IT is all change at Anfield again. Brendan Rodgers’ appointment, confirmed on Friday, is Liverpool’s third attempt at a revolution in less than two years. It promises, if nothing else, to be an interesting ride.
An intelligent, rational man, who rarely speaks or acts without thought, Rodgers will be well aware of the scale of the task facing him on Merseyside, following his switch from the more modest surroundings of Swansea City.
He knows that great challenges, great expectations, await, but he has started well. The Ulsterman passed his first test with flying colours.
In front of the assembled media, with the eyes of the world upon him, the new Reds boss delivered perhaps the most impressive of Anfield introductions since a gruff-voiced Scot strode in talking of rebuilding a faltering club into one that would “conquer the bloody world”.
Comparisons with Bill Shankly, of course, should end there. Talking the talk is one thing, delivering on promises is quite another. Shankly did both, and remains without equal.
Rodgers, for his part, was quick to issue a nod to Liverpool’s vast and storied history, but insists that success - and lots of it - is the only thing which would entitle him to a mention alongside Shankly, Bob Paisley or Kenny Dalglish, his predecessor as manager.
“History judges you as a manager,” he says. “I can only be myself and do the very best I can for the football club.”
For Liverpool supporters, his opening soundbytes should make for positive listening. It is easy to be seduced by sweet-talk, and this club has been burnt before, but the 39-year-old ticked all the boxes here. If his side plays as well as he talks, Reds fans have plenty to look forward to.
Rodgers was clear and concise as he outlined his plans for how he wants, expects, his team to go about their business - “creative, offensive football, with tactical discipline” is his masterplan - and didn’t miss a trick when referencing the club’s past, present and future. He had done plenty of homework, and it showed.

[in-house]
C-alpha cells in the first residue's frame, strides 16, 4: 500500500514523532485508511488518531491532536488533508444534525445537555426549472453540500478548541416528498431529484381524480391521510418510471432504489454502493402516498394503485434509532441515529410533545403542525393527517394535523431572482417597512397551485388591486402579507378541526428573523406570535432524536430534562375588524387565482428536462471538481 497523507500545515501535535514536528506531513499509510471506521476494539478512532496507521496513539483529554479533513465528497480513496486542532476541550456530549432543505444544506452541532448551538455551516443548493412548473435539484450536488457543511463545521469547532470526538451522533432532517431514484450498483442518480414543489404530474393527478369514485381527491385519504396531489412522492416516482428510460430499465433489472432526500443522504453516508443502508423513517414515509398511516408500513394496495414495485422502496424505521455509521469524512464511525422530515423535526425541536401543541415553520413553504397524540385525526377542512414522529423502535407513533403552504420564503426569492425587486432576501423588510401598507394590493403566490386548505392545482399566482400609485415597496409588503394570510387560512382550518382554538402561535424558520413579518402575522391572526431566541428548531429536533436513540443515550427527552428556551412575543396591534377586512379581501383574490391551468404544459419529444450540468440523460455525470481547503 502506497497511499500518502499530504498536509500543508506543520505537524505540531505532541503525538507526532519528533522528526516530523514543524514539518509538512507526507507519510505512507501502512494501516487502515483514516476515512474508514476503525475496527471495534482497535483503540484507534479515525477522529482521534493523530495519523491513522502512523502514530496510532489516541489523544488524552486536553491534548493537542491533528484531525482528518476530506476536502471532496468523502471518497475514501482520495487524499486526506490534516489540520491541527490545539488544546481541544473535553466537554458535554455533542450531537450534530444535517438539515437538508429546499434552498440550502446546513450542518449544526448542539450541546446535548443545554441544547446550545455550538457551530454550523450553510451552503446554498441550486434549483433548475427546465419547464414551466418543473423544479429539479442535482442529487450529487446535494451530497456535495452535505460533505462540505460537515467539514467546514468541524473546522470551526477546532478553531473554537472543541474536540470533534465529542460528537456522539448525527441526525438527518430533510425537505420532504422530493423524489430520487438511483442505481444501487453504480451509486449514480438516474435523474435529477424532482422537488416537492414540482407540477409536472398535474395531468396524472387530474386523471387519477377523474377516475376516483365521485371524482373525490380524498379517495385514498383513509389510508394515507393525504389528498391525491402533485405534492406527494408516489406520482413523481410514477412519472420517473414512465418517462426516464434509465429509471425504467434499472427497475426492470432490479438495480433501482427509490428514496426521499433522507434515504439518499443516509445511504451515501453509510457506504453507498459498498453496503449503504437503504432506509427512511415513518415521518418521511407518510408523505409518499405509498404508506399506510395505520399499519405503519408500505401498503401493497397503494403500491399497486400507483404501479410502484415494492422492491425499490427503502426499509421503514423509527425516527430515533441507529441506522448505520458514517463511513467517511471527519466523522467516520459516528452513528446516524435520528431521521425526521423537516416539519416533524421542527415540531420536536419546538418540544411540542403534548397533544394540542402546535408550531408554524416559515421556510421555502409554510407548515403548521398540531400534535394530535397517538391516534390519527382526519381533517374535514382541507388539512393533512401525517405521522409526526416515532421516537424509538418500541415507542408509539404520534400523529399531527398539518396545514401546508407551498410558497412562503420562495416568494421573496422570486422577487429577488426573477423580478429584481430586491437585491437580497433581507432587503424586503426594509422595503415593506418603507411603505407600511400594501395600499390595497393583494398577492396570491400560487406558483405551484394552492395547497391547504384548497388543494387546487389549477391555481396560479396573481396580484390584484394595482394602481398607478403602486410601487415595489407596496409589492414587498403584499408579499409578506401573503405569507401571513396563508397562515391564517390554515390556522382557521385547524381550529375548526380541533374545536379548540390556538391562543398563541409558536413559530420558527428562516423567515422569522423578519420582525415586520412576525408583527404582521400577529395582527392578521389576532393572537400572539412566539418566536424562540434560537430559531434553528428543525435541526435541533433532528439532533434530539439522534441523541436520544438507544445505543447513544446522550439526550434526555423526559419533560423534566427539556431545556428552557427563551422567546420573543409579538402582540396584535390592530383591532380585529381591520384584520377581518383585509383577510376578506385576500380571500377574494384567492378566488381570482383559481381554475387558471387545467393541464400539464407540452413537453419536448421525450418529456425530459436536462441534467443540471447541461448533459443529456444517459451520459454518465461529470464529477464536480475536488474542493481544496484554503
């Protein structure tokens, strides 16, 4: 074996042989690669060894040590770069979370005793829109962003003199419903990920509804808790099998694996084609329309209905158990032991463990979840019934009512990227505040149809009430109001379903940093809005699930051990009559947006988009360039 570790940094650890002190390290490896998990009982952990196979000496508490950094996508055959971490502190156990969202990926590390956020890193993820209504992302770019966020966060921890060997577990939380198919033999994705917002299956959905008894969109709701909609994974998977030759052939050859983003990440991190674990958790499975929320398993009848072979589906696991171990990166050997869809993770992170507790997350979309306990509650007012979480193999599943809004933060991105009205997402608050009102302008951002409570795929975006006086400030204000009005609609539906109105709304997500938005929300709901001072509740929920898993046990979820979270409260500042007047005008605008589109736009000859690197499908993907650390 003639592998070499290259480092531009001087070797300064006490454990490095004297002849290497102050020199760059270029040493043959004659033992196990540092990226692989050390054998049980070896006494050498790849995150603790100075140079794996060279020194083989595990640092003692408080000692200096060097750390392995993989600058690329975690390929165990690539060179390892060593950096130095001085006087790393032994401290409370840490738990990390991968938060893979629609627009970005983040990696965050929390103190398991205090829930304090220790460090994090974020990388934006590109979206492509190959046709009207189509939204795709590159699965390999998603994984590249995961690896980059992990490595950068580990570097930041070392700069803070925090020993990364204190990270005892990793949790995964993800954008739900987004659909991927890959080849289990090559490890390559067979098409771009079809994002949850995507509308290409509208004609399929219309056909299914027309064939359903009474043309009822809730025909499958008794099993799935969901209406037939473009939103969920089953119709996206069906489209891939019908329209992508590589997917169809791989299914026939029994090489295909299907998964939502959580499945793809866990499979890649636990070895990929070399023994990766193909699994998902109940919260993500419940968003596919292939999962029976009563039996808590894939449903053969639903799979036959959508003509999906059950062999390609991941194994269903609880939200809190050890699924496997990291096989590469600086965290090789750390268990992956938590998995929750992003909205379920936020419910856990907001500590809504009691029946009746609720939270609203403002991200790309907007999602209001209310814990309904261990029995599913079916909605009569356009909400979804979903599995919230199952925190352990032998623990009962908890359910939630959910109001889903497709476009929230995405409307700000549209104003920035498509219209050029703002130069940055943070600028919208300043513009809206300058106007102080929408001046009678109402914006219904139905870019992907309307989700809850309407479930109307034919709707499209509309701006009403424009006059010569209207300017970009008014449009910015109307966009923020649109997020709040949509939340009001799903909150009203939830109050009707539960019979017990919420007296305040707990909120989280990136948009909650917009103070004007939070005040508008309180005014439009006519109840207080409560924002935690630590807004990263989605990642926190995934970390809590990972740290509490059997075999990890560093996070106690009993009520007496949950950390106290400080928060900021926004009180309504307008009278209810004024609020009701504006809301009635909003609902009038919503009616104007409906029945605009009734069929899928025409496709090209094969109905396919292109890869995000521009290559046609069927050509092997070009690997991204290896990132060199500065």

For the doubters - and there are plenty - it will take more than one press conference to convince that a man with just one season of Premier League managerial experience is the right man for the Reds. But that is natural. Like all top footballing jobs, the Liverpool one is a tough one. Like all managerial appointments, Rodgers’ is a divisive one.
His success at Swansea - and prior to that at Watford, where he performed admirably on limited resources - were what marked him out as a strong candidate for Fenway Sports Group. But he has known failure, too.
His time at Reading, whom he joined in 2009, lasted less than six months, and ended with the Royals perilously close to the Championship relegation zone. Brian McDermott, his replacement, has worked wonders to repair the club he left behind.
Rodgers says he has learnt from that experience. He labels it “the defining moment of his career”, and says it taught him to be “clinical”, and marry his core footballing philosophies with the vital art of winning matches.
Interestingly, he cites the problems of working beneath a Director of Football (in this case, Nick Hammond) as one of the key factors in his failure at the Madejski Stadium. “If you try to complicate football, that is when problems arise,” was his assessment. It bears more than a passing resemblance to one of Shankly’s more famous quotes.
Rodgers had raised concerns about the idea of a similar model at Liverpool - he insists he would not have taken the job had assurances not been forthcoming from FSG.
Thankfully, they were. Plans for a ‘Footballing Executive’ team remain, and appointments are expected as early as next week, but Rodgers’ power within it will be undiluted. He has already made significant moves by bringing three key members of his Swansea backroom staff with him to Merseyside.
Such certainty, such belief in his own ability (and that of his cohorts) should not be underestimated. It is the type of characteristic that will strike a chord with Reds fans, who remain as desperate as ever to see their side back among the elite, both at home and abroad.
Managing Director Ian Ayre admitted the sight of seeing the Premier League’s honours roll, and Liverpool’s absence from it, at this week’s anniversary dinner, had provided a stark reminder of the club’s failures over the past 20 years or more. Rodgers, he hopes, is the first step on the road back to the top.
Whether the appointment is a success, of course, remains to be seen. It is by no means a sure thing, and will depend on numerous factors.
Some, naturally, will be beyond his power, others he intends to control as much as possible. Hard work, he says, will be a pre-requisite - “My players have an obligation to work hard. It is not a choice” - and his side will be encouraged to play the kind of high-pressing, slick-passing football which served him so well at Swansea. He promised Reds fans three things above all else: communication, quality and ambition.
His approach, at face value at least, fits the long-standing Liverpool philosophy. His character, too, seems to; there is confidence without arrogance, humility without awe.
FSG have been criticised for what was perceived as a haphazard approach to identifying Kenny Dalglish’s replacement. They insist such claims are seriously wide of the mark.
And, if first impressions are anything to go by, their final decision looks to be one dripping with logic. Now it’s time to walk that walk.